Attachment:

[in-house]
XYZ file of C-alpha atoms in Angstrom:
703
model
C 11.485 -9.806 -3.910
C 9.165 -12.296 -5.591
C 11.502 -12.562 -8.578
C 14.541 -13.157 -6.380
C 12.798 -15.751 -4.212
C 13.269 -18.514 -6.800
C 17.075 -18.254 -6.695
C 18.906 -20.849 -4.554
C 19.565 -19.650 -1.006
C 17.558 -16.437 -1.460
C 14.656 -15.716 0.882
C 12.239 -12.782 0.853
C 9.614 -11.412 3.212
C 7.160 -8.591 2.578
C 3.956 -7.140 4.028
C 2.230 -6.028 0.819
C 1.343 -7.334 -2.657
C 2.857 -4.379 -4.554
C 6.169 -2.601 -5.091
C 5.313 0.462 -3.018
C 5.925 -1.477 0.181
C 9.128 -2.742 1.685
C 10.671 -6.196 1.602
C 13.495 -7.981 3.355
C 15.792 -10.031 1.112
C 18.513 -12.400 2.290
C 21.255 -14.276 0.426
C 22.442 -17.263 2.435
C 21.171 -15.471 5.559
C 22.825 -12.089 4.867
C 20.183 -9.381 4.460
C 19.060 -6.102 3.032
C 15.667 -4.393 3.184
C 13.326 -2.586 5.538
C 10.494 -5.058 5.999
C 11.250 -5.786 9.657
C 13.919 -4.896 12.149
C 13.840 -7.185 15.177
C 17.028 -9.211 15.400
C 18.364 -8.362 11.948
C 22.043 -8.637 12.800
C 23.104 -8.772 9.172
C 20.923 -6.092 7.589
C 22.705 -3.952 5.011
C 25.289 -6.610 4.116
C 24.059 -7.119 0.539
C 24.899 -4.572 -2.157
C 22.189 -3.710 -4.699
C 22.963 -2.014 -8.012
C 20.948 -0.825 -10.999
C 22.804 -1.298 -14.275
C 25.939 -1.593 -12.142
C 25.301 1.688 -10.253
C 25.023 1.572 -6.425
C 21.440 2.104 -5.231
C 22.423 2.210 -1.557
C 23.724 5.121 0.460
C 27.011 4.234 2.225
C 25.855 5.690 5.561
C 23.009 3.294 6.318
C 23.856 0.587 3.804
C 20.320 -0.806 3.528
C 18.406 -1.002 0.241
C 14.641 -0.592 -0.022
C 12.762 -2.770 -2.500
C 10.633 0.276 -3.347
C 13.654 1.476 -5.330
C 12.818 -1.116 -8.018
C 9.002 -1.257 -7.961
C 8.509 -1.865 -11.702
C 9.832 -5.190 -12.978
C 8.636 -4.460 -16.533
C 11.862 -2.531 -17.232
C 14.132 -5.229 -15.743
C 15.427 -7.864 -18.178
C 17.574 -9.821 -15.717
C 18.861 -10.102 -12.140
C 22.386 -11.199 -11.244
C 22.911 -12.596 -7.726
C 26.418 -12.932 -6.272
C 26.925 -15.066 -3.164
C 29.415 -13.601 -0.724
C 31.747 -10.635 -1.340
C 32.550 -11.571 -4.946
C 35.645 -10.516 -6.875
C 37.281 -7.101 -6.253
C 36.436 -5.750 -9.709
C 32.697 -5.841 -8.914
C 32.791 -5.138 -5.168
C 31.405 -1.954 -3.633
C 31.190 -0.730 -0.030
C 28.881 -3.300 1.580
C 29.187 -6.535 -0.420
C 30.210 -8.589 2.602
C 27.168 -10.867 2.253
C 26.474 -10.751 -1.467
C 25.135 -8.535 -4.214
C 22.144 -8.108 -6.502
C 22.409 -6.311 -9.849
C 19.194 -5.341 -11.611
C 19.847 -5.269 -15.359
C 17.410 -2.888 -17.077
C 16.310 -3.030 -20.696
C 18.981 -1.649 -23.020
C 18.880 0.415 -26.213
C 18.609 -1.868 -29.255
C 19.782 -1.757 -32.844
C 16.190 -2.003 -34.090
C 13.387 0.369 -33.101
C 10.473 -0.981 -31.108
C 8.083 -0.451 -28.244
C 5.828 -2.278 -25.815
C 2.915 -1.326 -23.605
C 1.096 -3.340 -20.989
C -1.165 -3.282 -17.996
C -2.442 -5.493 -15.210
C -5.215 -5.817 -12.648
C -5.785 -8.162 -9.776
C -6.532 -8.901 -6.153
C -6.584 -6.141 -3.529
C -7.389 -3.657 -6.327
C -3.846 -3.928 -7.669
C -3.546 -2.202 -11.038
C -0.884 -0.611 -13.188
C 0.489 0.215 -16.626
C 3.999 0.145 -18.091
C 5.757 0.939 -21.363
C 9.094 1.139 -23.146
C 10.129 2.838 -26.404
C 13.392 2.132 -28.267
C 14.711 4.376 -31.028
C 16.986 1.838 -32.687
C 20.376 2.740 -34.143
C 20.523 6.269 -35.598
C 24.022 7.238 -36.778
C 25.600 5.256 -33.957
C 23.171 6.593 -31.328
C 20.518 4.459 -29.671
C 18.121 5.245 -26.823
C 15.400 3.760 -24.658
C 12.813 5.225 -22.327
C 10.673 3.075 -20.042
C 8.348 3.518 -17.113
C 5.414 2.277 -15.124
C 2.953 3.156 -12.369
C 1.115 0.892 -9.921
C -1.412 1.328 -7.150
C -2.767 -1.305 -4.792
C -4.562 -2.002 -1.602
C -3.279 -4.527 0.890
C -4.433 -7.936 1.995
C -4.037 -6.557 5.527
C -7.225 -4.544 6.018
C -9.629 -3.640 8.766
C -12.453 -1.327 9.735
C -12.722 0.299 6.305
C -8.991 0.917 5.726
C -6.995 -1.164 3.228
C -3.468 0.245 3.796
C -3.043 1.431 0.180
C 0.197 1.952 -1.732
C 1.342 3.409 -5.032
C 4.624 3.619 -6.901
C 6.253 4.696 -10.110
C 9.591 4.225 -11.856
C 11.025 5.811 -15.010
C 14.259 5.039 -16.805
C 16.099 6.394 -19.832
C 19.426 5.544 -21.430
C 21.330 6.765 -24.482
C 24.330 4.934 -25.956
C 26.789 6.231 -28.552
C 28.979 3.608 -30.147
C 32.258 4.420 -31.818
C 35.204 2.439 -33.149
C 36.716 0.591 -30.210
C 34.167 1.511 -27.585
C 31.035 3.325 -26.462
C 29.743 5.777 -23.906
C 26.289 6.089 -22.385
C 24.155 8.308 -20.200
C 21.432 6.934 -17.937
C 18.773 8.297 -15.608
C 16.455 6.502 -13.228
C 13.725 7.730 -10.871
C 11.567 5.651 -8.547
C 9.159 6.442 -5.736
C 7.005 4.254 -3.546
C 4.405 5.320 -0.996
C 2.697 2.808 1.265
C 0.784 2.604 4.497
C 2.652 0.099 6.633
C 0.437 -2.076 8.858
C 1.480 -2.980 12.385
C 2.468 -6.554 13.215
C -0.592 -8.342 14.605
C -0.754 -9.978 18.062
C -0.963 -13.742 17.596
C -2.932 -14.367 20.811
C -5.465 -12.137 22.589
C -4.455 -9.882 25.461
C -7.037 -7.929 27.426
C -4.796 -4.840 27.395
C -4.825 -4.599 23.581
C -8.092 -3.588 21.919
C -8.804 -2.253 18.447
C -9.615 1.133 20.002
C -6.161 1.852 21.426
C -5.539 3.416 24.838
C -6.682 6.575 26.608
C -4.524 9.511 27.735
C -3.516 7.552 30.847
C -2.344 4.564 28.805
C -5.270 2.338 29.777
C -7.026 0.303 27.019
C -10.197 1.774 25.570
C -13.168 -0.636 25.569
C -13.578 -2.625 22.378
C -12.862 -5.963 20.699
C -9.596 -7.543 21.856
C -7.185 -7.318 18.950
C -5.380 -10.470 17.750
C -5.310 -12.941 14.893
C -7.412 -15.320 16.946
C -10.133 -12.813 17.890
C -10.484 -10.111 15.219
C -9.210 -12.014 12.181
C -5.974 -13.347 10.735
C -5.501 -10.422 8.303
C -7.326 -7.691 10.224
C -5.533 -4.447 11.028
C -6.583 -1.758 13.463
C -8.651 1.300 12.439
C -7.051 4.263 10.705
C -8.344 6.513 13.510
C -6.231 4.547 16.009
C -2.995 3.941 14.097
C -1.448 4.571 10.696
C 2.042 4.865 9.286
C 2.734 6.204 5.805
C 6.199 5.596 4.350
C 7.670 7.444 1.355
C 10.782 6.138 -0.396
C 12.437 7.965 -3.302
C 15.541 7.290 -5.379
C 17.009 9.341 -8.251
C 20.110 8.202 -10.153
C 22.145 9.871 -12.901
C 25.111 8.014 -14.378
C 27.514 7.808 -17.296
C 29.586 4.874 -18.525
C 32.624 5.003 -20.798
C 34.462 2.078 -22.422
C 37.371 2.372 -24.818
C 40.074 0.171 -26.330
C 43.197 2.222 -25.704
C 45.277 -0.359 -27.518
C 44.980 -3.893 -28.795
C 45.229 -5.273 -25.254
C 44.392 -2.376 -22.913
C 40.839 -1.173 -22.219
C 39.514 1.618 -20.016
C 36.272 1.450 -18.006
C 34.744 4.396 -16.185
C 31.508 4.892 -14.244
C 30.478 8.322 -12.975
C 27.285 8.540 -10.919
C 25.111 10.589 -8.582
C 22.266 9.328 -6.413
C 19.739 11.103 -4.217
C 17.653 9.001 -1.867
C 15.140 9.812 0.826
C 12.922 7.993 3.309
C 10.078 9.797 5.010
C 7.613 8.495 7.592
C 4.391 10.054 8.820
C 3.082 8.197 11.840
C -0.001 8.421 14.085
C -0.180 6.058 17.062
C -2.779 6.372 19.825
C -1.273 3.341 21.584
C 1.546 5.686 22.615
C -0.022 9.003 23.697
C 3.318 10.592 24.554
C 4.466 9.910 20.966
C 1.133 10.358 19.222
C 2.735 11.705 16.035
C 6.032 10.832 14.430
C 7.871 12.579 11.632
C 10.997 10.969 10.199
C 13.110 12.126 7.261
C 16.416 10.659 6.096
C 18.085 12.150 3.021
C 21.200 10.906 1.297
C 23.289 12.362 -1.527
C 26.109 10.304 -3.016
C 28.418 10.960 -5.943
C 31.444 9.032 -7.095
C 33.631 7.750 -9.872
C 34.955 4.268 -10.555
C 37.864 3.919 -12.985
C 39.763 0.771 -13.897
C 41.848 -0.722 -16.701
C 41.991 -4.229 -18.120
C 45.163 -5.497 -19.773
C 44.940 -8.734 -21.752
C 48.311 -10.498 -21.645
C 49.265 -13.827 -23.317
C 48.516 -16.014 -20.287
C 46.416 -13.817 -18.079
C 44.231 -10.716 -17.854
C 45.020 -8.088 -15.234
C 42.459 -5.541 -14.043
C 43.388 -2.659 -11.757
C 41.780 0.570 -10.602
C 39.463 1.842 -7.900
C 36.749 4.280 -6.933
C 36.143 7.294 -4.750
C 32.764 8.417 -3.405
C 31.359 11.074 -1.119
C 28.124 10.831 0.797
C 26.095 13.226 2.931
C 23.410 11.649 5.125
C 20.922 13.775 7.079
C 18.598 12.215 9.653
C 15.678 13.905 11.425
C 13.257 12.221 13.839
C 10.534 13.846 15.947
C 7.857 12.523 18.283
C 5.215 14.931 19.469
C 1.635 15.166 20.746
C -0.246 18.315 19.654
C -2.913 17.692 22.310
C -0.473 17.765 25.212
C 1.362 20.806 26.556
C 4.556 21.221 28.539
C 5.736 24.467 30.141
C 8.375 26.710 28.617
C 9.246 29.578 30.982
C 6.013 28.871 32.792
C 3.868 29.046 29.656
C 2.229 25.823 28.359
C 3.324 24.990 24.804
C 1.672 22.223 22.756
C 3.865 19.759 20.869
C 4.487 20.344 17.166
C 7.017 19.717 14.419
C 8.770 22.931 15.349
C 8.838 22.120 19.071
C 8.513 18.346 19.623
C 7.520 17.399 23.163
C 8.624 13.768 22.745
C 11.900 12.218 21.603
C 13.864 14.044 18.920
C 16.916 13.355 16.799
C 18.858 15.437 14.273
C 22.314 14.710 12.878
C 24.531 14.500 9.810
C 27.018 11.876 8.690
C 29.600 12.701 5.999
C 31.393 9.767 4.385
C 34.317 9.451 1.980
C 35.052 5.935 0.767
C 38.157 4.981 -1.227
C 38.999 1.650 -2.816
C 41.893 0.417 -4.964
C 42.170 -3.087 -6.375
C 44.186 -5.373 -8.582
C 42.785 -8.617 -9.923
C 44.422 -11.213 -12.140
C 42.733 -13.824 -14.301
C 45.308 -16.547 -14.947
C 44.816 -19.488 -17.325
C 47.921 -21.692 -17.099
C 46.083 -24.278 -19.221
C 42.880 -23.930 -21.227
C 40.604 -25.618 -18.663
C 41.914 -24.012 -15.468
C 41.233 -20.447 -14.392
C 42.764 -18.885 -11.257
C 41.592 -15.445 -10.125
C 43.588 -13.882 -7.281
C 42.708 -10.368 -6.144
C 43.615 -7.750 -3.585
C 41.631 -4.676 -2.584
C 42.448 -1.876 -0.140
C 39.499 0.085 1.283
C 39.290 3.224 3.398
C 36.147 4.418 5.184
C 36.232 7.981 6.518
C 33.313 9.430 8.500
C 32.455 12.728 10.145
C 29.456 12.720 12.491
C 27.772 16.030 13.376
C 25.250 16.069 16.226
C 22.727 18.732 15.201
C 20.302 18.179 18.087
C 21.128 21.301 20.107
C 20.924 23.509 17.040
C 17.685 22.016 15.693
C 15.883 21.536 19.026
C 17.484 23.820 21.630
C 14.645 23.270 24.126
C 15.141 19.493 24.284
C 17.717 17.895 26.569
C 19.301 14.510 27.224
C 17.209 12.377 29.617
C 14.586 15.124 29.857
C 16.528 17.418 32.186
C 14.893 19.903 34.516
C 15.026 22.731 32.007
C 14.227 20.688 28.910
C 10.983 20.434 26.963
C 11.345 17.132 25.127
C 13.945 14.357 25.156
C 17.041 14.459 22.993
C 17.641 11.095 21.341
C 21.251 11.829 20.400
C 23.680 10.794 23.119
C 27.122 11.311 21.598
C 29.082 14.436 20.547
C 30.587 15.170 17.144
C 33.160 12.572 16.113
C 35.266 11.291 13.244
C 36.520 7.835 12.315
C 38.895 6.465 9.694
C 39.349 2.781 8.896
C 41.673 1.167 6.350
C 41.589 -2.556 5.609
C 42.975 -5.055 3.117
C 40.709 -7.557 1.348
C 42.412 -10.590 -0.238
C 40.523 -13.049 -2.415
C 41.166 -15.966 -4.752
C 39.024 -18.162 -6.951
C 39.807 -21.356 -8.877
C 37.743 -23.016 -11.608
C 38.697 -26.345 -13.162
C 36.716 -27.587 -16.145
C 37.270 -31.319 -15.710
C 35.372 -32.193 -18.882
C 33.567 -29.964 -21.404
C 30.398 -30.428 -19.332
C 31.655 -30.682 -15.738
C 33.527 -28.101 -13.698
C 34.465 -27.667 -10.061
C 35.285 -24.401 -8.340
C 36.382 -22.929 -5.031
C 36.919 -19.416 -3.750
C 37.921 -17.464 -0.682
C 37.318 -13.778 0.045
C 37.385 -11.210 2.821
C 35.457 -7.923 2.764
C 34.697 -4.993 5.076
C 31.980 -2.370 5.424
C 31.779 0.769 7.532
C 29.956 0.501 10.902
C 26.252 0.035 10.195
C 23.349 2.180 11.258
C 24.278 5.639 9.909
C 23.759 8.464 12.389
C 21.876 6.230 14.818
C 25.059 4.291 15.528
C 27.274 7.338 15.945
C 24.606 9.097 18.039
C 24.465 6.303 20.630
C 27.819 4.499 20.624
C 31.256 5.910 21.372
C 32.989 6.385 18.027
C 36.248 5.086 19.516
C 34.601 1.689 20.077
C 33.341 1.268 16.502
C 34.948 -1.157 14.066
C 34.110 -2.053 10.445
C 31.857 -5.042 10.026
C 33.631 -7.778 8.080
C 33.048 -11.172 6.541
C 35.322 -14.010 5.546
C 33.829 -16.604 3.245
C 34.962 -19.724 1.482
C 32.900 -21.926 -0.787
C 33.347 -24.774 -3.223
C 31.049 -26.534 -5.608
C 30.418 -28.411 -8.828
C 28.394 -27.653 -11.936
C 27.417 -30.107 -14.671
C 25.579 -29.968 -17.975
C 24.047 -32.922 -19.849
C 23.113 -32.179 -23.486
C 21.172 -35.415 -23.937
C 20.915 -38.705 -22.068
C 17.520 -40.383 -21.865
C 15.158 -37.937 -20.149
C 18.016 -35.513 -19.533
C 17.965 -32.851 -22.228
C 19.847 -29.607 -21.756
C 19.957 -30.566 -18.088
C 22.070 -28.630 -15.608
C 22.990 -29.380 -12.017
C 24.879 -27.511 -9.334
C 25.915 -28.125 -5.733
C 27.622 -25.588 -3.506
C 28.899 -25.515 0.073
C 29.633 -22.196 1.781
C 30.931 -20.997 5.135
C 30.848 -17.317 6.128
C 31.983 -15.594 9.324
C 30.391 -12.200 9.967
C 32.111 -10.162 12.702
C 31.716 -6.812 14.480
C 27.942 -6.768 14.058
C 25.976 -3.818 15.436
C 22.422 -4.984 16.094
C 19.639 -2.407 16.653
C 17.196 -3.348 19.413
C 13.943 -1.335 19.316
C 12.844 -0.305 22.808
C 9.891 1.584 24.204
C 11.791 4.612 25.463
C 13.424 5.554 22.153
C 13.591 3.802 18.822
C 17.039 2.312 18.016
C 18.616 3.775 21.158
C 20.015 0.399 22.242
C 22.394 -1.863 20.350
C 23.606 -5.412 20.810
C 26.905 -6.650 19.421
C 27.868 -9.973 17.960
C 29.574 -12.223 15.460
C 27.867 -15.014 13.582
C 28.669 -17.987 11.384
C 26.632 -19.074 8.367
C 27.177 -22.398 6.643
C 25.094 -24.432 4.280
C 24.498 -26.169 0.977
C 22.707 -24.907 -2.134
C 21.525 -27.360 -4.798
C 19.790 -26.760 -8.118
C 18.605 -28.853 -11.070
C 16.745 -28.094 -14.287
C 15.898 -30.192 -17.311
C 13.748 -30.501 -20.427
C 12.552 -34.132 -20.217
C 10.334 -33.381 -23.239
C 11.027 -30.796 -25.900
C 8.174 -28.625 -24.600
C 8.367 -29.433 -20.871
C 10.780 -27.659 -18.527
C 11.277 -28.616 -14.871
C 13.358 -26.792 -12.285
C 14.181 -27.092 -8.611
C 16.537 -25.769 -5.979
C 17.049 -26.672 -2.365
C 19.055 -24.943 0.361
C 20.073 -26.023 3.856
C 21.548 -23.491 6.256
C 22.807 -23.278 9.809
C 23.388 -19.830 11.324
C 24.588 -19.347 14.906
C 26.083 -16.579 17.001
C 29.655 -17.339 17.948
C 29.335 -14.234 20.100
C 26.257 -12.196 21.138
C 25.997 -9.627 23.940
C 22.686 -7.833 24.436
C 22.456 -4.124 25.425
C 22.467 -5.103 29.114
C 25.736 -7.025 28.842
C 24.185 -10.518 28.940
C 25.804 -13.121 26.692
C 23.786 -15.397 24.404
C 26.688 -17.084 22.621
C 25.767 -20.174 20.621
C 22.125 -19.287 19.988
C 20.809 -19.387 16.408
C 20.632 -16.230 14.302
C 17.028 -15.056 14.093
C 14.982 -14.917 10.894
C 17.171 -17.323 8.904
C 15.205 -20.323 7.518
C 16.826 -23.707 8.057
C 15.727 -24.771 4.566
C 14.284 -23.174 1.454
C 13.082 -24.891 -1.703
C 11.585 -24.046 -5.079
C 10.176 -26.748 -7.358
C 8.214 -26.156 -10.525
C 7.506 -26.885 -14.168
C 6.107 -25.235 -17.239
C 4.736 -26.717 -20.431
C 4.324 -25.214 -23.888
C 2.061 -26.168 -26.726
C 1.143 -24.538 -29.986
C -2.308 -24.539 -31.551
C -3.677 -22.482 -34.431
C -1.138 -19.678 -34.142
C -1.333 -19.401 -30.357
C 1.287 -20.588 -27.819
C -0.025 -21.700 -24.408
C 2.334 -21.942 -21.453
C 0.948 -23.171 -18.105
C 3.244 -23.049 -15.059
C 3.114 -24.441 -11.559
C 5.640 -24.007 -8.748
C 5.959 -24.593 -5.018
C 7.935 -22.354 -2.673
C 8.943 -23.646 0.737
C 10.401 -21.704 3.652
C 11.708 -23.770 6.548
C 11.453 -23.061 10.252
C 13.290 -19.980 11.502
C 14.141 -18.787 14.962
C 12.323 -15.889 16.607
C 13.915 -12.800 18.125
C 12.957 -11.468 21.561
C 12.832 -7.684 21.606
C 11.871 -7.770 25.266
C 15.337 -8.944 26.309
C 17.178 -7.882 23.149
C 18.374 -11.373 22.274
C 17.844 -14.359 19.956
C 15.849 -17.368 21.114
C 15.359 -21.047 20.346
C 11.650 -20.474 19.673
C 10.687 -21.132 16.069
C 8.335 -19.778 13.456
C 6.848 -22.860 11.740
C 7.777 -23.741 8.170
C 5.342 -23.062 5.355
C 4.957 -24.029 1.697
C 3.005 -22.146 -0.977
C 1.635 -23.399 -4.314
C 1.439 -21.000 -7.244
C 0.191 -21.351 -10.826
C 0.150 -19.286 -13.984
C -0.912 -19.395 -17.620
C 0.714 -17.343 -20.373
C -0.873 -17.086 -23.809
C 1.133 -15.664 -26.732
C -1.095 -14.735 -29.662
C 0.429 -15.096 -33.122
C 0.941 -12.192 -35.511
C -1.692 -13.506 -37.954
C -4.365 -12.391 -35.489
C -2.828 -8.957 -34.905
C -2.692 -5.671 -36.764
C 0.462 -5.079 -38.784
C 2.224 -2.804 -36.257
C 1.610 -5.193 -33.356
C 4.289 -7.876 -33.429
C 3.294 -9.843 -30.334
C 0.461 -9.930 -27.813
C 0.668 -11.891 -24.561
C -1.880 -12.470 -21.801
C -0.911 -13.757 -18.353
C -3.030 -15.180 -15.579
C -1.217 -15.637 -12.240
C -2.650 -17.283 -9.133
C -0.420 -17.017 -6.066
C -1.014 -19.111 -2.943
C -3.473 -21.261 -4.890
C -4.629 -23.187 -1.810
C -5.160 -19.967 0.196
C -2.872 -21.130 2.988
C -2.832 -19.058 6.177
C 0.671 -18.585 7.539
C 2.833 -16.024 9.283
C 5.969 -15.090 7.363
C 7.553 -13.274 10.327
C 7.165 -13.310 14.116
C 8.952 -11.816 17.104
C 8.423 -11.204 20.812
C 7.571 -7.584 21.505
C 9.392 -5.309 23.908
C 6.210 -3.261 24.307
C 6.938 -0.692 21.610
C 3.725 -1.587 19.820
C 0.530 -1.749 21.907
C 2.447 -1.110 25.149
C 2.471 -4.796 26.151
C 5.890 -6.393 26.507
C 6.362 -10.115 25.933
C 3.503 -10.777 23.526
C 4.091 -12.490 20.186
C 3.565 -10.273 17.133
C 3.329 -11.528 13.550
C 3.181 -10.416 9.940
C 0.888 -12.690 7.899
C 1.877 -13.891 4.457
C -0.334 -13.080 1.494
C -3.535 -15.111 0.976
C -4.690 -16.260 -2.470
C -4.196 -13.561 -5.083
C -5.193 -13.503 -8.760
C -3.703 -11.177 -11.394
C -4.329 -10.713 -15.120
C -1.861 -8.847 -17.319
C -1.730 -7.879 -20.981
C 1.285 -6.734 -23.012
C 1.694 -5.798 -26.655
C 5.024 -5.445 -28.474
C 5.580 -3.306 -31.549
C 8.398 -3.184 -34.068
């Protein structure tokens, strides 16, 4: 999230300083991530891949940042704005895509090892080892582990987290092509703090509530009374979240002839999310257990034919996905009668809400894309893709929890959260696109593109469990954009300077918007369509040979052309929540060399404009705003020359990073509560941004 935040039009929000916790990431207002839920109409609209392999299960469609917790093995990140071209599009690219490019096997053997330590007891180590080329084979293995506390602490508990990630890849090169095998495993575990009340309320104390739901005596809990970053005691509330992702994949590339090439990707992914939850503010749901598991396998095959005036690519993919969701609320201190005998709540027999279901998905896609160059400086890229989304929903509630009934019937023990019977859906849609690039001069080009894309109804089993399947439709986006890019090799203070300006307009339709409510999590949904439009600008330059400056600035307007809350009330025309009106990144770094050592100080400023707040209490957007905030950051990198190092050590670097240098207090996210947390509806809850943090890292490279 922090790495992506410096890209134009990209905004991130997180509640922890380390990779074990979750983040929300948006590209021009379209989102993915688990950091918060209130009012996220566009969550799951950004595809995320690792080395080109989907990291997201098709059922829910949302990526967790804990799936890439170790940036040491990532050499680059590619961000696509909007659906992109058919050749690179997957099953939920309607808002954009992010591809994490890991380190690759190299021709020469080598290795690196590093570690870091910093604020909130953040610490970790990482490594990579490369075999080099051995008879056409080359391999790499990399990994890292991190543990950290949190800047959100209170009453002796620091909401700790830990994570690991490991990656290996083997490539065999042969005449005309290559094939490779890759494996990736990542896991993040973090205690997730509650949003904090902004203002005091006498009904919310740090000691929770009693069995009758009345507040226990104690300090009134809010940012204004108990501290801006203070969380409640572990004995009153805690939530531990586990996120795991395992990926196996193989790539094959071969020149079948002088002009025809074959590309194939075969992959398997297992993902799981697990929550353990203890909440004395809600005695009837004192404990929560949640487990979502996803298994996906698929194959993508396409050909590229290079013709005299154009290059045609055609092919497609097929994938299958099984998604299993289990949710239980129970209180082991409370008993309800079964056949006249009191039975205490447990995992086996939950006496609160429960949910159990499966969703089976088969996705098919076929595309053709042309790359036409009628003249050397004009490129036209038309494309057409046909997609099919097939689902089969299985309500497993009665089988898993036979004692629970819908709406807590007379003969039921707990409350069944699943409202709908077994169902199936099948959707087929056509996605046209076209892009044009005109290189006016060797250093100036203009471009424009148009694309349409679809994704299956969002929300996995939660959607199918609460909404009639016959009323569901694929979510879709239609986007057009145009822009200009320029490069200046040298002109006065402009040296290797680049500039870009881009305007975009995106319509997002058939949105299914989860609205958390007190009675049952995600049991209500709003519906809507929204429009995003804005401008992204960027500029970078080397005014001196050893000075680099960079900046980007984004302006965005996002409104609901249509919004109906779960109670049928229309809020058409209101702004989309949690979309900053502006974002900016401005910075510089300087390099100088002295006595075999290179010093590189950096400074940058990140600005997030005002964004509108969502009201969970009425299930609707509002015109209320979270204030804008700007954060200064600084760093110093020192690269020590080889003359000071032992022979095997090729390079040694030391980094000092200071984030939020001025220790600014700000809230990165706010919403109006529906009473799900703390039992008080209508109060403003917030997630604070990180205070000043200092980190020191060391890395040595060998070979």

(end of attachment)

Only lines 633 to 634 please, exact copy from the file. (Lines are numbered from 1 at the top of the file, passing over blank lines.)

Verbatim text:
C 5.342 -23.062 5.355
C 4.957 -24.029 1.697